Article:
In order to investigate intra-specific diversity among the areas of protein-coding genes (first two base pairs of codons and third base pair of codons), tRNAs, rRNAs, and intergenic regions (rejecting mobile fragments), mutation rates between the areas of TF04 and corresponding areas of the other 15 isolates were calculated (Table 1). The mutation rates of intergenic regions, as well as the third position of codons for protein-coding genes were much higher than those of rRNAs, tRNAs, and the first two position of codons, indicating that intergenic regions were the most variable regions in the T. fuciformis mitochondrial genomes. The intergenic region sequences and that of the third position of codons had similar mutation rates. The sequences for the first two positions of codons underwent the least change. Using mtDNA of TF04 as a reference, the order for average variation rates of other isolates from low to high was as follows: TF12 < TF05 < TF09 < TF06 < TF07 < TF01 < TF15 < TF11 < TF08, which mainly corresponded to the phylogenetic tree based on fourteen conserved proteins (excluding rps3).

Table 1 Comparison of mitochondrial genomes of 16 isolates of T. fuciformis as well as T. mesenterica ATCC28783 obtained in this study

Introns and other mobile fragments

Twenty-four introns were identified among the 16 isolates of T. fuciformis, three of which were in three tRNA genes (trnL, trnI, and trnP), ten inserted in rRNA genes (nine from rnl, and the other one from rns), and the other eleven from seven conserved protein-coding genes (two in each of cox1, cox2, cob and nad4, one each in the other three from nad3, nad5 and cox2) (Fig. 1). Two large mobile fragments were detected in the intergenic regions: a 1864-bp fragment located between trnR and trnG (named trnR/trnG), and a 2684-bp fragment was between nad3 and atp9 (named nad3/atp9). The number of introns as well as mobile fragments in each mtDNA ranged from 1 to 15. None of the introns were present in all the 16 isolates. Most mtDNAs possessed a relatively stable number of mobile elements, from 9 to 11. No mtDNA was intron-free, or harbored all the different introns.

Fig. 1
figure1

The distribution pattern of introns and big insertion fragments in the 16 T. fuciformis isolates. The phylogenetic tree on the left part was constructed based on the amino acid sequences of the 16 T. fuciformis isolates concatenated by 14 conserved protein coding genes using T. mesenterica as a outgroup. Stars indicate the presence of introns/big insertion fragments. The values in the last row indicate frequency of the corresponding introns/big insertion fragments found in the 16 T. fuciformis isolates. The values in last column represent the number of introns and big insertion fragments that the corresponding isolate contains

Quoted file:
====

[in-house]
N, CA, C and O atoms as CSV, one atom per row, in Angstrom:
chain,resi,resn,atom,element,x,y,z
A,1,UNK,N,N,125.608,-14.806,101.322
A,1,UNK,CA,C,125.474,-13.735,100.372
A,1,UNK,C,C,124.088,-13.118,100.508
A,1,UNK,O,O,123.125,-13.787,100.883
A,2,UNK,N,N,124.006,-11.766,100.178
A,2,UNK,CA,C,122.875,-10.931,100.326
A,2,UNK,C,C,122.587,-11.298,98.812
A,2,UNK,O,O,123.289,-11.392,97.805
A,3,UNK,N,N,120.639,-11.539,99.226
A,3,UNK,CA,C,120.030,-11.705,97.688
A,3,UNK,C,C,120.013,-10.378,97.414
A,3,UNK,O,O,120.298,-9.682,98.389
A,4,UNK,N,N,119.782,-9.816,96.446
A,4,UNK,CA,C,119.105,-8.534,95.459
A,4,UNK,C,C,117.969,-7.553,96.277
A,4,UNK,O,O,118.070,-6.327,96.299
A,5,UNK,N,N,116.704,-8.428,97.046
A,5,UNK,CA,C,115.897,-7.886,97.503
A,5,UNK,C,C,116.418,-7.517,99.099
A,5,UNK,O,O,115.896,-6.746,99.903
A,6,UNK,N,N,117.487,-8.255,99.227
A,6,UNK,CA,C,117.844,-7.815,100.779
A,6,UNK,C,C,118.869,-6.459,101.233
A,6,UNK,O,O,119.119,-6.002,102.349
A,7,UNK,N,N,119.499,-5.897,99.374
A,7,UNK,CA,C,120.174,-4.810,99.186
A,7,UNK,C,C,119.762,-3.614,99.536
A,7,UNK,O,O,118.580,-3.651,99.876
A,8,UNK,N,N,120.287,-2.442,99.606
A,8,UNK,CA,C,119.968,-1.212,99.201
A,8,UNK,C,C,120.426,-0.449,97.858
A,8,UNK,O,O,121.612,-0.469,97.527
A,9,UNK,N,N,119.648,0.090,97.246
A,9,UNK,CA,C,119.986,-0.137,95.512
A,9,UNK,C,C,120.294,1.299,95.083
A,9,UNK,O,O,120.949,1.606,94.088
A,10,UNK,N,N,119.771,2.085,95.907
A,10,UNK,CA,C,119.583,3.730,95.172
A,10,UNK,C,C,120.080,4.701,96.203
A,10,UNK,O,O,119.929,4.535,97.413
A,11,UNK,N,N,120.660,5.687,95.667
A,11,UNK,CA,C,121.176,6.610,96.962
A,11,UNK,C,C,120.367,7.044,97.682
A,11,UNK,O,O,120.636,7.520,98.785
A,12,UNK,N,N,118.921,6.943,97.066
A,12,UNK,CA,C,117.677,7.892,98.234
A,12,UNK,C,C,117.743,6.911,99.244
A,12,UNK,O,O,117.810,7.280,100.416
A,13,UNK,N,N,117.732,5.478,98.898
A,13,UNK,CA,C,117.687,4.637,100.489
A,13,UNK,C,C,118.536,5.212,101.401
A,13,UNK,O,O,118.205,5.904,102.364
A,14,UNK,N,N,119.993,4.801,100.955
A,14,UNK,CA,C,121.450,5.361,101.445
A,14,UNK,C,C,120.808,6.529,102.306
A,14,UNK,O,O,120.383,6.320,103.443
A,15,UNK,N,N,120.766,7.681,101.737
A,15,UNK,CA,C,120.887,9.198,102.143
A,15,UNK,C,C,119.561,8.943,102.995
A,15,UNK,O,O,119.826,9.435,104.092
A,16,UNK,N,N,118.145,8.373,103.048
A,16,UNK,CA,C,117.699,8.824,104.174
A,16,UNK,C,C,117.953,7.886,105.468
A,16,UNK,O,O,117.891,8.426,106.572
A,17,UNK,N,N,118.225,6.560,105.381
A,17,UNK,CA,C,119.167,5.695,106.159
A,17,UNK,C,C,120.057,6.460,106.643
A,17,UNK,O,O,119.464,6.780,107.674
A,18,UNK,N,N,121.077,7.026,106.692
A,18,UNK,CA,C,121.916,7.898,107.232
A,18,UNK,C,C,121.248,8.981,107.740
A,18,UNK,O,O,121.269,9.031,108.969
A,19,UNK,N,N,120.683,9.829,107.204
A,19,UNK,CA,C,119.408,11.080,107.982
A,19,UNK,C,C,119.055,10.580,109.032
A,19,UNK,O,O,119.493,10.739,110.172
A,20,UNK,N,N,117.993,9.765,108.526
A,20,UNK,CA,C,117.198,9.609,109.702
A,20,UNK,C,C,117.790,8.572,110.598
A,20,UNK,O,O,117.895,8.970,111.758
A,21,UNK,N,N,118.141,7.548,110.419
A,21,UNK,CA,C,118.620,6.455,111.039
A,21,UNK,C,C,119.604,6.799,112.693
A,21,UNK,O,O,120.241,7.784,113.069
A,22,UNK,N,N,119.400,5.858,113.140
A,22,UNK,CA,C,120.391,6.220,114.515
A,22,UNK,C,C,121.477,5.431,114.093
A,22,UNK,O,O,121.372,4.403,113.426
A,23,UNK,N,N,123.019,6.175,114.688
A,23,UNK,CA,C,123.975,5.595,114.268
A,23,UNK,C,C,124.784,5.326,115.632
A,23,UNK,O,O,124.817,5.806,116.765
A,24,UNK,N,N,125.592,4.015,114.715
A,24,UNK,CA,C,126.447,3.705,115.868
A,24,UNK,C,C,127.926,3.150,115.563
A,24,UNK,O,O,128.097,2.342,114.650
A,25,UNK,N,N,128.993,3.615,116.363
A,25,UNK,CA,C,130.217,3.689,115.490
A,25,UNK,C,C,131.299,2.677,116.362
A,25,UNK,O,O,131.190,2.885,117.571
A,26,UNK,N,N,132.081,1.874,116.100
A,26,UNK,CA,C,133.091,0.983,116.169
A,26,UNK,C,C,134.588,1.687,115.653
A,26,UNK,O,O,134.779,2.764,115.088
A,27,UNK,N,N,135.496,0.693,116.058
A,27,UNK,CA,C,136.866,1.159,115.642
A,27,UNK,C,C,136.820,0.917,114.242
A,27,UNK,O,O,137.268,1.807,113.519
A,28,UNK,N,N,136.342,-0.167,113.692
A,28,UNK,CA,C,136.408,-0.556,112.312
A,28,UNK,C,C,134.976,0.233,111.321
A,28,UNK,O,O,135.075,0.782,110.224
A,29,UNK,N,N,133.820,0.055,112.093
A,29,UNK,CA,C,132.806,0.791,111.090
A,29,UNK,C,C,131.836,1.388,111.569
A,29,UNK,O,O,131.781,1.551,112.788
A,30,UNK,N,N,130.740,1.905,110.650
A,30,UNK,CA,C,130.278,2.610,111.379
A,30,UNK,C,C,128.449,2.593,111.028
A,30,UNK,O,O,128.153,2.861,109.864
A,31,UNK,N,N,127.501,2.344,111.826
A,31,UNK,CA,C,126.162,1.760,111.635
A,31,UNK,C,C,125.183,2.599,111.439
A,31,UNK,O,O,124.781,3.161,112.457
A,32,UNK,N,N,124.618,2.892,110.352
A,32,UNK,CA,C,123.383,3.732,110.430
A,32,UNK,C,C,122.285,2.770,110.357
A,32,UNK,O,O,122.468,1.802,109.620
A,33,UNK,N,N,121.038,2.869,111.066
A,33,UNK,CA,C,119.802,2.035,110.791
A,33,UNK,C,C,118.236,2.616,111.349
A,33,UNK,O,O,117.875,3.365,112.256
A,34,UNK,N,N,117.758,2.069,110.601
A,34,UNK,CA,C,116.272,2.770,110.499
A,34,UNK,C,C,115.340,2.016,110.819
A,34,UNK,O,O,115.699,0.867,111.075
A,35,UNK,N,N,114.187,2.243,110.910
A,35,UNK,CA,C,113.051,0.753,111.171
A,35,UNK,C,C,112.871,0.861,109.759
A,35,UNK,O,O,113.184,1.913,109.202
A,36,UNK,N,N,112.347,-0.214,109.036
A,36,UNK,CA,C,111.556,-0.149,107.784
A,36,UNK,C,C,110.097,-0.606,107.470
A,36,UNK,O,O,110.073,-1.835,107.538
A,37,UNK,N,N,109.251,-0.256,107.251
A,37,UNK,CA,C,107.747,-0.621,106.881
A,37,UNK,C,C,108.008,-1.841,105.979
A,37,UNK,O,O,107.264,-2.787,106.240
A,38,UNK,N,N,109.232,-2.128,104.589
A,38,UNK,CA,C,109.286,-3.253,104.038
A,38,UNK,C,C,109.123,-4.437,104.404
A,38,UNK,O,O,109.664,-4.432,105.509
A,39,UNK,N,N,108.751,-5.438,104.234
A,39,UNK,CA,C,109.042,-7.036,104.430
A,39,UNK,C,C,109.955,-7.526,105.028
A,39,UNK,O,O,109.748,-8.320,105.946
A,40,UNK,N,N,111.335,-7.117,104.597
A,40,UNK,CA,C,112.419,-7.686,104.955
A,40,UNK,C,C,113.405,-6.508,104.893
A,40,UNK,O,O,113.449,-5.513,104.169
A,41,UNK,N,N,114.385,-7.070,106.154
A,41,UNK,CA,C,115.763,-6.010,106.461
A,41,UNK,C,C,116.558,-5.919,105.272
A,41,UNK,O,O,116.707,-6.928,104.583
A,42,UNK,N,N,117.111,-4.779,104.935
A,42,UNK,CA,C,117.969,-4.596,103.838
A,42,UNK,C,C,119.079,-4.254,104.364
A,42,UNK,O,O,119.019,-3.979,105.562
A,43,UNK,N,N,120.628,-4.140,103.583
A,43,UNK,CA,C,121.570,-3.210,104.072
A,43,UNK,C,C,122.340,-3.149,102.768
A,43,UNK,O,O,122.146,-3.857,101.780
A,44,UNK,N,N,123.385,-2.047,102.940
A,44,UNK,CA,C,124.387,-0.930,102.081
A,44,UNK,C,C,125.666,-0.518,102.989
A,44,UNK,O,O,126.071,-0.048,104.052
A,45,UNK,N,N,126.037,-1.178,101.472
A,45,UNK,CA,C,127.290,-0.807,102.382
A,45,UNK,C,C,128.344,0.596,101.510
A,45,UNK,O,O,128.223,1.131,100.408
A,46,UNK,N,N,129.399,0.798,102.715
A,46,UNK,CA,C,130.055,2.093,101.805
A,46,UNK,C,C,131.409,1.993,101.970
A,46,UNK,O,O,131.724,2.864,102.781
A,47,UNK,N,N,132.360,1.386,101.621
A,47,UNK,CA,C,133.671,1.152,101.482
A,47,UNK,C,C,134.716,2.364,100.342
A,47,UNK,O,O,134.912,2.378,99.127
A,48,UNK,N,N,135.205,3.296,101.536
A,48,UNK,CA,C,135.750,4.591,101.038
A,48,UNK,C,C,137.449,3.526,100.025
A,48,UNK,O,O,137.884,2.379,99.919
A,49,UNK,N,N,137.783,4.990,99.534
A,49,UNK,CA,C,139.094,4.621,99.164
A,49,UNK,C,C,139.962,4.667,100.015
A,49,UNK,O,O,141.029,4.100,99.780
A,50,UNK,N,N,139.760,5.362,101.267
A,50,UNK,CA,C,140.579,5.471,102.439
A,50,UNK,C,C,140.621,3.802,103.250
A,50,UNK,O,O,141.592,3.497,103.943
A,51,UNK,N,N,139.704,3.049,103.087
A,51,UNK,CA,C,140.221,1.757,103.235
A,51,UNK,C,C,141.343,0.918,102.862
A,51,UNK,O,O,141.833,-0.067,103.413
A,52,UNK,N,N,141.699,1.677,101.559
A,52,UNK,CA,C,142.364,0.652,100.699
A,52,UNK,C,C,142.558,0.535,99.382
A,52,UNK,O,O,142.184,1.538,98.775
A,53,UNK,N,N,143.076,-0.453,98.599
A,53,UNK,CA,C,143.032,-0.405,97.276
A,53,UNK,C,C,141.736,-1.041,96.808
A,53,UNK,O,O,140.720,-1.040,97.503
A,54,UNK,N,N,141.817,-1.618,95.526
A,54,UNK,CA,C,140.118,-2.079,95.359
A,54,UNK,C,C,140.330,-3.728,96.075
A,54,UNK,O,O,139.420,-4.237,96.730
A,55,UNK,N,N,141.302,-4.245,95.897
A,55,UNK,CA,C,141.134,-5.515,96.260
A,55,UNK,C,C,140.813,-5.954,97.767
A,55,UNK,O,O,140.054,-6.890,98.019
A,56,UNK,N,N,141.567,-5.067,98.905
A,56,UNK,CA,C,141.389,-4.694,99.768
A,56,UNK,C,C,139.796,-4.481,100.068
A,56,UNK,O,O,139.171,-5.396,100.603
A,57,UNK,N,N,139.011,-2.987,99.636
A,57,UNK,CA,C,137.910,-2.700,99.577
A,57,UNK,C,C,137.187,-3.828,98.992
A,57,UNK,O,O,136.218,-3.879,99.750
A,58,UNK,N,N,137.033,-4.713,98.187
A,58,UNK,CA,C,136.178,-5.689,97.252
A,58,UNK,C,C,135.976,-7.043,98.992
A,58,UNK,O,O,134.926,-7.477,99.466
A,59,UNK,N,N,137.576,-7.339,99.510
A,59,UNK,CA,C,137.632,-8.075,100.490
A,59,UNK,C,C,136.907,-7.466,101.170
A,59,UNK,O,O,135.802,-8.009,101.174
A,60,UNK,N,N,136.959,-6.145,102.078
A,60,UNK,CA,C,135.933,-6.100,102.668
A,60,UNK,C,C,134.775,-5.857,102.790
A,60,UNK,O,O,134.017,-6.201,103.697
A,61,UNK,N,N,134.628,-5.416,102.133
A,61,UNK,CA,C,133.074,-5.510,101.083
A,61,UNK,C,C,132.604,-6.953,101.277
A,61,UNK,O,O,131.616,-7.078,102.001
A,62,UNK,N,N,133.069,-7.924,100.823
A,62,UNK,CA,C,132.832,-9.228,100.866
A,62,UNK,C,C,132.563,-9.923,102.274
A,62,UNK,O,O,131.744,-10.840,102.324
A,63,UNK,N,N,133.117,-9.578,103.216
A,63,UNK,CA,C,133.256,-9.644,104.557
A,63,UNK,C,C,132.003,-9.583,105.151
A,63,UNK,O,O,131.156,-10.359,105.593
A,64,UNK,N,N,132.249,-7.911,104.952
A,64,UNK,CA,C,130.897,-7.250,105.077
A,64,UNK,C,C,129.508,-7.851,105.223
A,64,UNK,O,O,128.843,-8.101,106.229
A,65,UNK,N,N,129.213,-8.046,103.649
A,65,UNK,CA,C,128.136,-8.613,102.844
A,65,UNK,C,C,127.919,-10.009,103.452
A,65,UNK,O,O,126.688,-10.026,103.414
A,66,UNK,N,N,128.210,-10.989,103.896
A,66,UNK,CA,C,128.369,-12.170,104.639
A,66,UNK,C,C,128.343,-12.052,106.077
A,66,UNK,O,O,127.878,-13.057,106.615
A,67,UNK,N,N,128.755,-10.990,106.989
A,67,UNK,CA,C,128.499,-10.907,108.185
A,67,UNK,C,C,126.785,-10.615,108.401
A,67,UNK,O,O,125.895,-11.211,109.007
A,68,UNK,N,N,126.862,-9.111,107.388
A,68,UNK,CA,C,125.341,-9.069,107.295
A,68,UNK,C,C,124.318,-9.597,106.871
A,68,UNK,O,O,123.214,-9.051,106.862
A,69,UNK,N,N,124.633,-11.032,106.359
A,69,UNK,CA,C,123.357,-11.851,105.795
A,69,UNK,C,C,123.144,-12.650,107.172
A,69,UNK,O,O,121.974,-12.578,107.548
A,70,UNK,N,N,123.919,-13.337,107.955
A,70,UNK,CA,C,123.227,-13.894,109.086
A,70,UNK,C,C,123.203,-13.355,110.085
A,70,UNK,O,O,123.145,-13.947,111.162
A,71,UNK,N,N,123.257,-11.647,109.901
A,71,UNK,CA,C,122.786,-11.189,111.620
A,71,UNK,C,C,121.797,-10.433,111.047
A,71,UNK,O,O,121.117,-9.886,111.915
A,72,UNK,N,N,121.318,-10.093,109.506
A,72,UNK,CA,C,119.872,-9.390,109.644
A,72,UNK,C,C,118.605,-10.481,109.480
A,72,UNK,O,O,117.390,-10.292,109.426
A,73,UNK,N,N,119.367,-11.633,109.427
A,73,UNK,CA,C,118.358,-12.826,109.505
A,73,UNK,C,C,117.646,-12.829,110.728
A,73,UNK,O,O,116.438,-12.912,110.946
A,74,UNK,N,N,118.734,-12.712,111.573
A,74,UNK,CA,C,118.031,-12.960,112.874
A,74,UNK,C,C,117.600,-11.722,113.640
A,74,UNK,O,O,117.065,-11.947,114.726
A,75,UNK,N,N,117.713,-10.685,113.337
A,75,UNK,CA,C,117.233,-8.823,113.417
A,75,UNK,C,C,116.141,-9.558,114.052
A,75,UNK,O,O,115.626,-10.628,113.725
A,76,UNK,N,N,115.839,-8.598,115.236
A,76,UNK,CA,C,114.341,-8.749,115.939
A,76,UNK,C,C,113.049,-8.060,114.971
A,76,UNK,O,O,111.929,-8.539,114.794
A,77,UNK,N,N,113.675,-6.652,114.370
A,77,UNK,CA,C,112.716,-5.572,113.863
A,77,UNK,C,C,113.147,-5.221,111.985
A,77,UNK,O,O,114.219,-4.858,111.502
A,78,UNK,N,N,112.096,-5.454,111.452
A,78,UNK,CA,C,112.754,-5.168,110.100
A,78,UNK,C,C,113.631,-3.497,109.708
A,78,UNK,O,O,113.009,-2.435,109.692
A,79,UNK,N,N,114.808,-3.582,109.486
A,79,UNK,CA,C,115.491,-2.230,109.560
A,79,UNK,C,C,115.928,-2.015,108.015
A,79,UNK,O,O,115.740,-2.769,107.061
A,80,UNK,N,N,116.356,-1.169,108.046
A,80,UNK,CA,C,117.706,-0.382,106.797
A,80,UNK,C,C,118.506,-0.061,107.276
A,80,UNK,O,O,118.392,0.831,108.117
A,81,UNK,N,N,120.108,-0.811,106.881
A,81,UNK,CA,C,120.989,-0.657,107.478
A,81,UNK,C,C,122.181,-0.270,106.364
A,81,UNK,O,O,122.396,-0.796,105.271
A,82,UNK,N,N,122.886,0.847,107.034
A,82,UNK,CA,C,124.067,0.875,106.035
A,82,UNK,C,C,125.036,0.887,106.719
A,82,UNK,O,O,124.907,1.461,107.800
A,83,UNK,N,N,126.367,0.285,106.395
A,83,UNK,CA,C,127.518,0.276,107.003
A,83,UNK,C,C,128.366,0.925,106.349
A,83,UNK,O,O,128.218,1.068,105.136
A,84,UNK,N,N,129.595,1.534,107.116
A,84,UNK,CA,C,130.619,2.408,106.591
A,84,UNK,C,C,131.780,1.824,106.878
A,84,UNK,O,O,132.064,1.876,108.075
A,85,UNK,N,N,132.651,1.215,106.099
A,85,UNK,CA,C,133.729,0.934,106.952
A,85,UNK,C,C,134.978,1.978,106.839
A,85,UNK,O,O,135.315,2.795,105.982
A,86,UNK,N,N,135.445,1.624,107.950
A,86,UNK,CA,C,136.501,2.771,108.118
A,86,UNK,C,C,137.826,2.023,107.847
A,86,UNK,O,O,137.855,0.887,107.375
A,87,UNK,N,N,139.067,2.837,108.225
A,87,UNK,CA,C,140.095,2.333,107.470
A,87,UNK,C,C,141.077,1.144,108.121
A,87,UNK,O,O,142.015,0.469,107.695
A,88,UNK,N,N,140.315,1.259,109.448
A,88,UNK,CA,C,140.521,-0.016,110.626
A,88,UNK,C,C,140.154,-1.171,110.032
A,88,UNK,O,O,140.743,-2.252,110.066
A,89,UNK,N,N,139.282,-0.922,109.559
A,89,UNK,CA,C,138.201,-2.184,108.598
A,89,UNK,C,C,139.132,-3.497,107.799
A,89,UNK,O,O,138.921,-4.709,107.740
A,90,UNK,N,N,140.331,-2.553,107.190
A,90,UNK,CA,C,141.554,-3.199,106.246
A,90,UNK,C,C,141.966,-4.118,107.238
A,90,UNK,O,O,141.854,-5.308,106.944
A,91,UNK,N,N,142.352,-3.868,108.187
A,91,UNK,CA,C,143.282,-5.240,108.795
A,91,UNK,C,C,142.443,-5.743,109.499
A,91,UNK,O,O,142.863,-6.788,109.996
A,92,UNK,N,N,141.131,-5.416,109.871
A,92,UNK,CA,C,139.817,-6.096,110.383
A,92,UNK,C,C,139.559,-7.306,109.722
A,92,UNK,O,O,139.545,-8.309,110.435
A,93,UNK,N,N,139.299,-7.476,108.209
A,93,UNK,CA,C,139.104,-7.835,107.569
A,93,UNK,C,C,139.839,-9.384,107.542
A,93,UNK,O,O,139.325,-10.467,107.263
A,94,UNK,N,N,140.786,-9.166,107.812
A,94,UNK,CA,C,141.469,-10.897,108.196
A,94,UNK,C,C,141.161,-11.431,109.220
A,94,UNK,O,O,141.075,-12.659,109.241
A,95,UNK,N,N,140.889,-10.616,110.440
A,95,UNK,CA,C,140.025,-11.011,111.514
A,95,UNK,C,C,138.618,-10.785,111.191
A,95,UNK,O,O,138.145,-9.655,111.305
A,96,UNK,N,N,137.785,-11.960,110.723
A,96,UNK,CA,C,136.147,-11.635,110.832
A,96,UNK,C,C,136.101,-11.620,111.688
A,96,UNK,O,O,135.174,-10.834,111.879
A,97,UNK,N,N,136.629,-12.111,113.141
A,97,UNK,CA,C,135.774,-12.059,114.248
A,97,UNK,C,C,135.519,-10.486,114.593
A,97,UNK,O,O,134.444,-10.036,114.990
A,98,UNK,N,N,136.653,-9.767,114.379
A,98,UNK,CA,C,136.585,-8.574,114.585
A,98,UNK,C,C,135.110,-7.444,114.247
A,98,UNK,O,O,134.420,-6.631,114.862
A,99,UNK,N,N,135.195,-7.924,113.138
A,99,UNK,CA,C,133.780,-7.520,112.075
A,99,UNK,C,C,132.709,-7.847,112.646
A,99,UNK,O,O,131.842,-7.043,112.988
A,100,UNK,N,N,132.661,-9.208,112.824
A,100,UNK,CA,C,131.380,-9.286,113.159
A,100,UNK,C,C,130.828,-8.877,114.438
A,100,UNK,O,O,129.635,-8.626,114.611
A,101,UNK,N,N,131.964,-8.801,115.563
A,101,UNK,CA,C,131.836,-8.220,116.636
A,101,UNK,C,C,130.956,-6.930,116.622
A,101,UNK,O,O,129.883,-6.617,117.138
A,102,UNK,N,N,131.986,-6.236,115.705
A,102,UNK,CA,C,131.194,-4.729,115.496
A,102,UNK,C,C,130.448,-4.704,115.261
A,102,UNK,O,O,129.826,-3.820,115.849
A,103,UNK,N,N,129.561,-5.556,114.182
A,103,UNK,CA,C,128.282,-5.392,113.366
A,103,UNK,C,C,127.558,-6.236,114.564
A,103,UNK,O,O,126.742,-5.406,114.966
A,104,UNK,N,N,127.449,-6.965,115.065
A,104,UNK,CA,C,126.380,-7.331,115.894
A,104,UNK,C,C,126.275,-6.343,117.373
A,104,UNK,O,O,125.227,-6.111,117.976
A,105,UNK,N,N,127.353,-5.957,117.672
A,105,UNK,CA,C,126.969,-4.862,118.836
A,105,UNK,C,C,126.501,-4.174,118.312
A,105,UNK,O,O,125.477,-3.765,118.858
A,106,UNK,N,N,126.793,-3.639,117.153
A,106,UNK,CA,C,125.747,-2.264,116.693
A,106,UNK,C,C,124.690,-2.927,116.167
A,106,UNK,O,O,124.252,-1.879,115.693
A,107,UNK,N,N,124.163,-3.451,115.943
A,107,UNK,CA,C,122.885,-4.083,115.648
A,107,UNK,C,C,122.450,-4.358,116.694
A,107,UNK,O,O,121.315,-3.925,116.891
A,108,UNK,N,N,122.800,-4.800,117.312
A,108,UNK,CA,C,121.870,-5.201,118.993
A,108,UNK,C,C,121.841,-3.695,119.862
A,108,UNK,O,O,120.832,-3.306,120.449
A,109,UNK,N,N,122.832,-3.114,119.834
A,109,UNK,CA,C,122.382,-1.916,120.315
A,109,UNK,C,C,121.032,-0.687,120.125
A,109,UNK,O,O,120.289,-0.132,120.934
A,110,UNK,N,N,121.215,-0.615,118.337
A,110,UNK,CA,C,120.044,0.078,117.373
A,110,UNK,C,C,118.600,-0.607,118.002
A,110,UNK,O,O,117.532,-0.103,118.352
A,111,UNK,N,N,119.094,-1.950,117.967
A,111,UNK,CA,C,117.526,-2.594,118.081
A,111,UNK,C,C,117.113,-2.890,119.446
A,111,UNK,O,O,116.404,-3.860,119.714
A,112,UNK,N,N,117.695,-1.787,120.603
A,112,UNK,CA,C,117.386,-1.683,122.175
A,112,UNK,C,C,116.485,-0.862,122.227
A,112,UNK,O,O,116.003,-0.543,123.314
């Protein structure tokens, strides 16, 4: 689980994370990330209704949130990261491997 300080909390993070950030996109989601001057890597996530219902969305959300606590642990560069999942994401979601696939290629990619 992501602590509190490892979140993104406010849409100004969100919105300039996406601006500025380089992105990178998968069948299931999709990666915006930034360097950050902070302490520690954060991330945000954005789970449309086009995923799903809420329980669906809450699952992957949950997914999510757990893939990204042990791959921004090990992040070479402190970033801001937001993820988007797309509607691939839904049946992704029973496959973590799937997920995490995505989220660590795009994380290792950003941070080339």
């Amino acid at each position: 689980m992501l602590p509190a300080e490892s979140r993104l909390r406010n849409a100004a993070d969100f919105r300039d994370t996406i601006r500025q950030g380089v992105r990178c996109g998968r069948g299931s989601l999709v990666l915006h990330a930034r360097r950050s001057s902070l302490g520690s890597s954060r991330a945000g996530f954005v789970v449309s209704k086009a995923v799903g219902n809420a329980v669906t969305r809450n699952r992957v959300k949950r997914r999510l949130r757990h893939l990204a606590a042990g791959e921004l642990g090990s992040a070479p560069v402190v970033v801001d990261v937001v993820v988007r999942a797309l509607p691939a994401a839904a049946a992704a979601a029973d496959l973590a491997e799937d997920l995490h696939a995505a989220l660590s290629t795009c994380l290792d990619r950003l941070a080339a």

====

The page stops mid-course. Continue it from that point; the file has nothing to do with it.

Three introns from tRNAs were not predicted by software, but by alignment of tRNA sequences with/without introns. trnL gene of each isolate in the phylogenetic branch of TF06, TF07 and TF09 contained an intron, trnL-i1. All copies of the trnL-i1 showed high similarity in sequence (99.5%). Highly similar copies (99.8%) of trnI-i1 were detected only in the clade containing TF11, TF14 and TF15. Two trnP-i1 copies were found in TF05 and TF06, which showed less similarity (99.1%) with 17 mismatch or indel differences. No conserved domain-encoding sequence was found in trnL-i1 and trnI-i1, but a GIY-YIG endonuclease-encoding sequence was found in trnP-i1.

Nine introns were detected in the rnl gene of the 16 isolates, distributed among six insertion sites, specifically at nt 547, 772, 1753, 2239, 2301 or 2397 of rnl (Fig. 2). Two different introns inserted in each site at nt 1753, 2239 and 2397. rnl-i3 and rnl-i4 had same insertion site at nt 1753. rnl-i3 had length of 288 bp, and did not harbor genes; Whereas rnl-i4 was 803 bp in size, and contained a LAGLIDADG endonuclease-like ORF. The two introns showed low sequence similarity to each other. Similarly, two introns located at nt 2239 or 2397 were different from each other in length, content and sequence. Different from introns of protein-coding genes, some introns in rnl were small in size. Introns rnl-i3, rnl-i6, rnl-i7, rnl-i8 and rnl-i9 were all less than 300 bp, and did not carry any homing endonuclease genes. Tested mtDNAs were clustered into eight groups by presence/absence of these rnl introns (Fig. 2).

Fig. 2
figure2

Intron landscape of rnl gene in the 16 T. fuciformis isolates. I1 to I9 represent nine introns exist in the rnl gene of the 16 T. fuciformis isolates. Boundries under/above intron names indicate the insertion sites of each intron. Number under/above the boundaries means location of introns within the rnl gene. TF14 shares identical rnl structure with TF11; TF02, TF03, TF04, TF10, TF12, TF13 and TF16 have same rnl gene structures

Introns containing N-terminal duplication of the host genes